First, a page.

Basics & Beyond: Fundamentals Of Phosphorus Nutrition

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One of the most significant research projects influencing greenhouse production in the 1990s was Dr. Paul Nelson, Chen-Young Song and Jin-Sheng Huang’s work on the growth control effects of limiting phosphorus (P) to plugs. Up to that point, plant growth and stretch was primarily attributed to only ammoniacal nitrogen.

Their classical research proved that phosphorus was the element that had the greatest impact on stem stretch and ammoniacal nitrogen had a far greater influence on leaf expansion. This can be seen in Figure 1 where withholding phosphorus significantly controlled plug growth. Most fertilizers high in ammoniacal nitrogen are also high in phosphorus, and it took we North Carolina State University (NC State) researchers some work to decouple these two elements.

Finished Crops Suffered From The No-Phosphorus Principle
Fast forward a few years. That leap in years also resulted in a leap in applying the principle of no phosphorus in finishing crops. This turned out to be disastrous for some growers. In graduate school, the caution of not extending projections beyond the extent of your data was drilled into us. Unfortunately, this concept was forgotten. A concept that worked on a short-term plug crop was applied to the entire growing season.

A few years ago, many poinsettia crops were grown with no added phosphorus. About mid-October, the folly of this recommendation became evident when poinsettia leaves developed lower leaf dark spots along the mid-rib, followed by overall leaf yellowing and finally leaf drop (Figures 2 and 3). The end result was plants with what we called naked knees, which occurred when the bottom half of the leaves abscised. The only option at that point was to purchase taller pot covers.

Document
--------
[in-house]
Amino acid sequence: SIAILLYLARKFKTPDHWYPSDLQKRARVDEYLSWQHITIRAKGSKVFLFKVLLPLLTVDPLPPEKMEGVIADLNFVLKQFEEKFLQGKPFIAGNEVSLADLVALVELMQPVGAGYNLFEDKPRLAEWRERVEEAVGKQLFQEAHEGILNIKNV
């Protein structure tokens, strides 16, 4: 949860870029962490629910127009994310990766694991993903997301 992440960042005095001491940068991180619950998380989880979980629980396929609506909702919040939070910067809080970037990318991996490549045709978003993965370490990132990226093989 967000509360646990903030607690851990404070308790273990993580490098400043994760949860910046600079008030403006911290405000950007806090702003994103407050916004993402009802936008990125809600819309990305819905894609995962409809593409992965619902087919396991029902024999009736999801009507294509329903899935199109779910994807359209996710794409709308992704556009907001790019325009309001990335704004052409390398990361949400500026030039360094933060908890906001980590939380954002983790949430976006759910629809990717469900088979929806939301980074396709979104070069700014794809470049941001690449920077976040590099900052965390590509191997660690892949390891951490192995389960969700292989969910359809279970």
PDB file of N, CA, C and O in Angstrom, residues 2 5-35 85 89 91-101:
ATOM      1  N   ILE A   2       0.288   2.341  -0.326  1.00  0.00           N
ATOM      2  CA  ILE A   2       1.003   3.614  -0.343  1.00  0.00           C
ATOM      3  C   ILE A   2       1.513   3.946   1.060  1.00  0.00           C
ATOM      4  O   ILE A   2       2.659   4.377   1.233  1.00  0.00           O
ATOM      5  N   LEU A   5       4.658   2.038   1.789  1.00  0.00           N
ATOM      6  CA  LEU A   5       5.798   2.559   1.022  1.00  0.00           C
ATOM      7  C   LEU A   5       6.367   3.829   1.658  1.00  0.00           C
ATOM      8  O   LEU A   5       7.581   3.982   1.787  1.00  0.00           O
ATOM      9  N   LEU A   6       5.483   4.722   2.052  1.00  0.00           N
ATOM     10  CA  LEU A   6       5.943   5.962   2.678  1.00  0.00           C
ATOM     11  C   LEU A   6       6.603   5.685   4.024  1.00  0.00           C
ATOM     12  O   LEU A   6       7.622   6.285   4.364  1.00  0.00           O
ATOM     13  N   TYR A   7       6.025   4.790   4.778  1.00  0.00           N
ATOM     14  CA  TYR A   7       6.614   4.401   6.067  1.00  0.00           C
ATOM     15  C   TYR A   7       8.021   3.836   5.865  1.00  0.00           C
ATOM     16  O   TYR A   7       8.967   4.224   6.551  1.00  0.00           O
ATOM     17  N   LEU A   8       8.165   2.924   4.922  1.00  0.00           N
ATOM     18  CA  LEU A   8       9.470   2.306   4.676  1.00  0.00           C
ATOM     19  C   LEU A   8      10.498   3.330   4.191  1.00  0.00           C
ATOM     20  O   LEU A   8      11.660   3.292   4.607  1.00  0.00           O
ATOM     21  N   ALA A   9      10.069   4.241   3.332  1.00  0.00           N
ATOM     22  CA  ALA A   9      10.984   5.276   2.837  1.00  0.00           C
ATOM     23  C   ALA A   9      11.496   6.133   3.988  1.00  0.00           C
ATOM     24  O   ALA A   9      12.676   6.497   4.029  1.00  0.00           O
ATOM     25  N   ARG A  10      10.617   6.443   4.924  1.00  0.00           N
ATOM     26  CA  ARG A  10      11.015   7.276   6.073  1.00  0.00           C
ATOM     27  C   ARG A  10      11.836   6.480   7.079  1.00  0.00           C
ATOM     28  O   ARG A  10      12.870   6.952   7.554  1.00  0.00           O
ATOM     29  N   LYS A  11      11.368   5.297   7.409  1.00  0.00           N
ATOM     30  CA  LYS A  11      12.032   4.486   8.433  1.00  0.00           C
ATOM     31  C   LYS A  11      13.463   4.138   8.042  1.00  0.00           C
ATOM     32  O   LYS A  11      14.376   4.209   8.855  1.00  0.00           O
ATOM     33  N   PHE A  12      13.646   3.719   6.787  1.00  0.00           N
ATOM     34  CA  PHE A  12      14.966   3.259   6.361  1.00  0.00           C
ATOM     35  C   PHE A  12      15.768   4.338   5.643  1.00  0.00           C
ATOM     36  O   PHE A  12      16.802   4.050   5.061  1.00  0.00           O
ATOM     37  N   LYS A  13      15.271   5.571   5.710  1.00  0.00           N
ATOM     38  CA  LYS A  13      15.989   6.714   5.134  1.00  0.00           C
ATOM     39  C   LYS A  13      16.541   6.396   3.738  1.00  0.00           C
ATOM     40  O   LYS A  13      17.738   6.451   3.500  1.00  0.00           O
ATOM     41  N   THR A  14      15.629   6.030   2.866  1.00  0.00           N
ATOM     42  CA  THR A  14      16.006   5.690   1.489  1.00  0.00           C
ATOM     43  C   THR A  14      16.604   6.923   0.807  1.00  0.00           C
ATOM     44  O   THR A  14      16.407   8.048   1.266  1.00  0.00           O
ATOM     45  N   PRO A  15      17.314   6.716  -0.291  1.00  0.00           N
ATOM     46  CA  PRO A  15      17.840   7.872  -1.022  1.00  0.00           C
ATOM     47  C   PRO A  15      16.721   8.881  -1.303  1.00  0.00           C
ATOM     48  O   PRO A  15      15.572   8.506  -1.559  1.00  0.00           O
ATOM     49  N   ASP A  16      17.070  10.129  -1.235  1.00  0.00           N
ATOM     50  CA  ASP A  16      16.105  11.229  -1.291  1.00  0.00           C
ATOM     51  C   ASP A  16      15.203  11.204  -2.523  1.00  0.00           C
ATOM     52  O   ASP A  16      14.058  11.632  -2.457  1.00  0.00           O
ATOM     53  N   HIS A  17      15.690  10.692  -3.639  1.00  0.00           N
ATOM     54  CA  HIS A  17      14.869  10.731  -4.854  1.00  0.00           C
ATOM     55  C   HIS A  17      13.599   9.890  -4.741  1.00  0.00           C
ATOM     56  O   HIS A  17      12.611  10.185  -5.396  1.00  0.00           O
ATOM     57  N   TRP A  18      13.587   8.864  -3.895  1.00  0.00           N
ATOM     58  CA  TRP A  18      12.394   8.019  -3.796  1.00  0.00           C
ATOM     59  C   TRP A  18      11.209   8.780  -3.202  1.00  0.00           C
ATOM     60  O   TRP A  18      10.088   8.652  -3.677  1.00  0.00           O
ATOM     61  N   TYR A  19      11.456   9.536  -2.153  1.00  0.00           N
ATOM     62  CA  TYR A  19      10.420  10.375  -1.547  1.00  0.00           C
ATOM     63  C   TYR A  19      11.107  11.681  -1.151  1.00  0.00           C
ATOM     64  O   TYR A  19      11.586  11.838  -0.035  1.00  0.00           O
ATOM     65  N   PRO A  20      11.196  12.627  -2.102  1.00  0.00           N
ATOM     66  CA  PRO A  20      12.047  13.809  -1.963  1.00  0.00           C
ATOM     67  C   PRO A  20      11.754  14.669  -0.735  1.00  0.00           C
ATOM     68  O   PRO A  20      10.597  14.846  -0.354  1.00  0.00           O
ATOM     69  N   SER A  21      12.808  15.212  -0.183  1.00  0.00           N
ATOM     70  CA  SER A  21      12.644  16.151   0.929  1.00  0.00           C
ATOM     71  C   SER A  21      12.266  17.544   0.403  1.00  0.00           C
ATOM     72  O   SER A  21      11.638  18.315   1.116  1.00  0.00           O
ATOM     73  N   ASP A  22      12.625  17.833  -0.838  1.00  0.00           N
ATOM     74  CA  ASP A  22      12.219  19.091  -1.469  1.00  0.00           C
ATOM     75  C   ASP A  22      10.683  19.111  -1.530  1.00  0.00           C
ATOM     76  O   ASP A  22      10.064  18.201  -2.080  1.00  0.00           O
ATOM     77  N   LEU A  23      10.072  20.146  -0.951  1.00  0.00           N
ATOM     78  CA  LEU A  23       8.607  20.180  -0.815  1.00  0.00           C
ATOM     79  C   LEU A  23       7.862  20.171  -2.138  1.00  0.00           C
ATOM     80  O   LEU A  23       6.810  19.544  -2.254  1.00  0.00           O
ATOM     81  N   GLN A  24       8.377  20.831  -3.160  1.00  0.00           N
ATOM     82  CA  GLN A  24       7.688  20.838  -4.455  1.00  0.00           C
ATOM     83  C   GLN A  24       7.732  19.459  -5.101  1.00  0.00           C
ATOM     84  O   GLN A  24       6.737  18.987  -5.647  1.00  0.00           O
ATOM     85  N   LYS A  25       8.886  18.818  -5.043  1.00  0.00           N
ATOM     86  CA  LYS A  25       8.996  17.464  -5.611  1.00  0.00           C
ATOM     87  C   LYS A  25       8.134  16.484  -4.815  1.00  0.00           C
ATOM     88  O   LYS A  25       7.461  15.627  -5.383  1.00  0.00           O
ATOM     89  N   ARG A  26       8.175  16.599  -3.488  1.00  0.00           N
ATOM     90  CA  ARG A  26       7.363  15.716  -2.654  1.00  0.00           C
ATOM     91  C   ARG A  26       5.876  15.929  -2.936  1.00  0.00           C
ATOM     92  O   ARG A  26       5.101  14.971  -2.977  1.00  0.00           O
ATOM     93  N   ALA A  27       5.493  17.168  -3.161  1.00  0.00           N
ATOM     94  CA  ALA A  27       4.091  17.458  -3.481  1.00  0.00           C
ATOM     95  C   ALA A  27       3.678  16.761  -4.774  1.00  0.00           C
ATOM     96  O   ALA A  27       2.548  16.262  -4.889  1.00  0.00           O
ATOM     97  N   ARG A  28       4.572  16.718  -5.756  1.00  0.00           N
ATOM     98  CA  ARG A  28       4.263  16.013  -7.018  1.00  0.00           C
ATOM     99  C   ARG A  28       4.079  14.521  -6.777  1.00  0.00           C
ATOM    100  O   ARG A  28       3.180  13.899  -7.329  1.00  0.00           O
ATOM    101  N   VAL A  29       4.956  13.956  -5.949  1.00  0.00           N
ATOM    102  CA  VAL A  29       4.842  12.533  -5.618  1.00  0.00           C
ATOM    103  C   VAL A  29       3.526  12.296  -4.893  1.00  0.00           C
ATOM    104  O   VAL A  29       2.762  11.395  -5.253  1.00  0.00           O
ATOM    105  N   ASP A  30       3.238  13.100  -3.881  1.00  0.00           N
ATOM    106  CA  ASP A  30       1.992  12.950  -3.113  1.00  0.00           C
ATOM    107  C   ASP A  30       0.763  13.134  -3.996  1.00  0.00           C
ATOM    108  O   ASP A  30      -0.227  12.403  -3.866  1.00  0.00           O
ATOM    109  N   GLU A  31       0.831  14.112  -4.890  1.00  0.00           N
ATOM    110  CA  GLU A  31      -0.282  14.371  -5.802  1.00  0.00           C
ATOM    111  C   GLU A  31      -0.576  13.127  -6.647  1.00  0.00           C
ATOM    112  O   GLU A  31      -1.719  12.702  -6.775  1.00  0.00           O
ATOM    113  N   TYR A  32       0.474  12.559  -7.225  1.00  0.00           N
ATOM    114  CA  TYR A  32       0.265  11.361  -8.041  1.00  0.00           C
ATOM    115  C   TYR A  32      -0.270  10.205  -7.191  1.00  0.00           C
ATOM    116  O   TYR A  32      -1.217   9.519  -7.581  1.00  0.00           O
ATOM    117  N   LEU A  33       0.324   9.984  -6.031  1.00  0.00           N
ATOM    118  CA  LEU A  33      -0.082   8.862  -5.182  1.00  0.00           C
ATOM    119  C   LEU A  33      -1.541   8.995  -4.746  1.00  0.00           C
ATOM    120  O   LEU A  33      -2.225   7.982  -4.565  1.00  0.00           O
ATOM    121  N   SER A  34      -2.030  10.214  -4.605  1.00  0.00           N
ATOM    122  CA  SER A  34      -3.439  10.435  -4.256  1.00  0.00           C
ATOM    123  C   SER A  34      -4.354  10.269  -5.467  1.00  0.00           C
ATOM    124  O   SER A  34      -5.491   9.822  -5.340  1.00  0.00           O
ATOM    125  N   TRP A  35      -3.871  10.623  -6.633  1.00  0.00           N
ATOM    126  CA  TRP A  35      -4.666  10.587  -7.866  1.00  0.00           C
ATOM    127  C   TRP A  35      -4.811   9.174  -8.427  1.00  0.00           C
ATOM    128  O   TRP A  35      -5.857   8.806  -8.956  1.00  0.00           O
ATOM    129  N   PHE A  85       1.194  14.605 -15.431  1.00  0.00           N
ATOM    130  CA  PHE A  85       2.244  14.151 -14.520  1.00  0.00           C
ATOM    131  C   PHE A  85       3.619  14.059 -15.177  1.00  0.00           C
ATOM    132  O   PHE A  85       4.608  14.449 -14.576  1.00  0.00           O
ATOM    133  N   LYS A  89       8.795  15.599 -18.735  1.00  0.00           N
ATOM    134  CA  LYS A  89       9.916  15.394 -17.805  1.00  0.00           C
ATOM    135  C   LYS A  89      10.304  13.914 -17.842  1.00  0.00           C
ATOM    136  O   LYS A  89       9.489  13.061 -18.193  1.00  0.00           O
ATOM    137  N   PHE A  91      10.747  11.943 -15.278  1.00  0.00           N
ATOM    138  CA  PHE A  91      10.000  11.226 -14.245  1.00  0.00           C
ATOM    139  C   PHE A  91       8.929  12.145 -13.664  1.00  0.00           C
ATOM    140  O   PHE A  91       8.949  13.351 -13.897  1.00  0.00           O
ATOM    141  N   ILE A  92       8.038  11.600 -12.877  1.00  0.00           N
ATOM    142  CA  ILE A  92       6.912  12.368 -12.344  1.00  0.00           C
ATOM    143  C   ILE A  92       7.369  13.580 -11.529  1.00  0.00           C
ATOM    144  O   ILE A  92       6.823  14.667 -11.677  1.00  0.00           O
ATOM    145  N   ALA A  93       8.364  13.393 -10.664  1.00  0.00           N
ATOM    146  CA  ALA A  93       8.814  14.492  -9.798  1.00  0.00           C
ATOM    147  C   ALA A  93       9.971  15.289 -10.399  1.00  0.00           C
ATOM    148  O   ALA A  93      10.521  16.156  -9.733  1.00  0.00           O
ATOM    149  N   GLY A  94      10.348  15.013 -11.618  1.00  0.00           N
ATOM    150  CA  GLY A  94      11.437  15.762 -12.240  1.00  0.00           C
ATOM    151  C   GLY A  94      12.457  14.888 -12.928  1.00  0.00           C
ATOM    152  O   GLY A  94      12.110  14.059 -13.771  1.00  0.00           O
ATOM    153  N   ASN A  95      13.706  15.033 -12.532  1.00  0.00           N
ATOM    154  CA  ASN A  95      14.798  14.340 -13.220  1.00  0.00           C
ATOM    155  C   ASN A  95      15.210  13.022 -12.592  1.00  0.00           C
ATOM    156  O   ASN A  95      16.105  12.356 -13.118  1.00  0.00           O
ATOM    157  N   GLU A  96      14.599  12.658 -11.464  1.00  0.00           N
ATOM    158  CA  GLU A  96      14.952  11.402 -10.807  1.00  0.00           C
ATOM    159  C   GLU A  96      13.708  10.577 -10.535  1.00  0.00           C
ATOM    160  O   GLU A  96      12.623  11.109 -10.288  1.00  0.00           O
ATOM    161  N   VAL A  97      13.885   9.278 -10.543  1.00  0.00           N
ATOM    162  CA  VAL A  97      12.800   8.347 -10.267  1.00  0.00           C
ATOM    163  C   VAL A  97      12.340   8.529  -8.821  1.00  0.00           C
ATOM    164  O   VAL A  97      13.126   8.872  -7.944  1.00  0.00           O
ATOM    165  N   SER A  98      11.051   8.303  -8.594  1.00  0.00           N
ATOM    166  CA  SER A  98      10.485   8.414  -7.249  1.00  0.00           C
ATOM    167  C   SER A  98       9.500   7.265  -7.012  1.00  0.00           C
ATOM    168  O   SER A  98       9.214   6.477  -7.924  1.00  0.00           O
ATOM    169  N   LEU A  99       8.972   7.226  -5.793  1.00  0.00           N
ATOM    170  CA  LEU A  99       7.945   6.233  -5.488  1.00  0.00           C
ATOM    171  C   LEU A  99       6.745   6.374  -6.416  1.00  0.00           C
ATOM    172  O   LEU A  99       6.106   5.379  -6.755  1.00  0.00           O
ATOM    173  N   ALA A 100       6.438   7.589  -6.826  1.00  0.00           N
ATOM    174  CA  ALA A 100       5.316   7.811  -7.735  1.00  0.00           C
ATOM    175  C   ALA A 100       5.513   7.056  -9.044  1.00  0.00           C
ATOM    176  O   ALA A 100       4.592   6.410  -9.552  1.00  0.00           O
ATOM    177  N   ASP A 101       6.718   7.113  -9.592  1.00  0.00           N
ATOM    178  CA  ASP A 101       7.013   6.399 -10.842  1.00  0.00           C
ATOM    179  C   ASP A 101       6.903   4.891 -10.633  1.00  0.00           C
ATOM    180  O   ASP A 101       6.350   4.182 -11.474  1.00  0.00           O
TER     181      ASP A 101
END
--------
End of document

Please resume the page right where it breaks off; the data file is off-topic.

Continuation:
Reduce, Don’t Restrict, Phosphorus
We forgot that phosphorus is, after all, an essential element. While we can manipulate it by providing only small amounts to control plant growth on short-term plug crops, phosphorus is still needed by the plant. Soilless substrates have very limited holding capacity for phosphorus, so little is held in reserve. With the longer-term crops, they simply ran out of P.

When one considers all the elements that can be modified for controlling plant growth, phosphorus is still one of the best to manipulate. By far, the window between producing smaller plants (Figure 4) and leaf necrosis (Figure 5) and lower leaf purpling (Figure 6) is the widest, so limiting phosphorus is a safe production practice. But there is a point, as we found out with poinsettias, that lower leaf necrosis will occur. We just need to remember that there is a line and to avoid going over it.

  • This means periodical applications of phosphorus still must be done. It can be accomplished:
  • Utilizing low P fertilizers such as 13-2-13 Cal-Mag (what we primarily use in our research at NC State)
  • By adding periodic phosphorous applications (such as potassium phosphate if you mix your own fertilizer) or
  • With monthly applications of 20-10-20 (which when applied at 200 ppm N, provides 44 ppm P).

The target amount of phosphorus in Saturated Media Extract (SME) substrate tests is between 5 and 10 ppm. Values above that will only encourage elongated growth.

Everything In Moderation
There is no doubt that limiting the amount of phosphorus applied to a greenhouse crop is a sound production practice and avoids environmental contamination, too. A little goes a long way, but there is also no doubt we must provide a little phosphorus to still obtain high-quality plants.

The original research cited was published in GPN, January 2002.

Brian Whipker is a professor in the Department of Horticultural Science at North Carolina State University.

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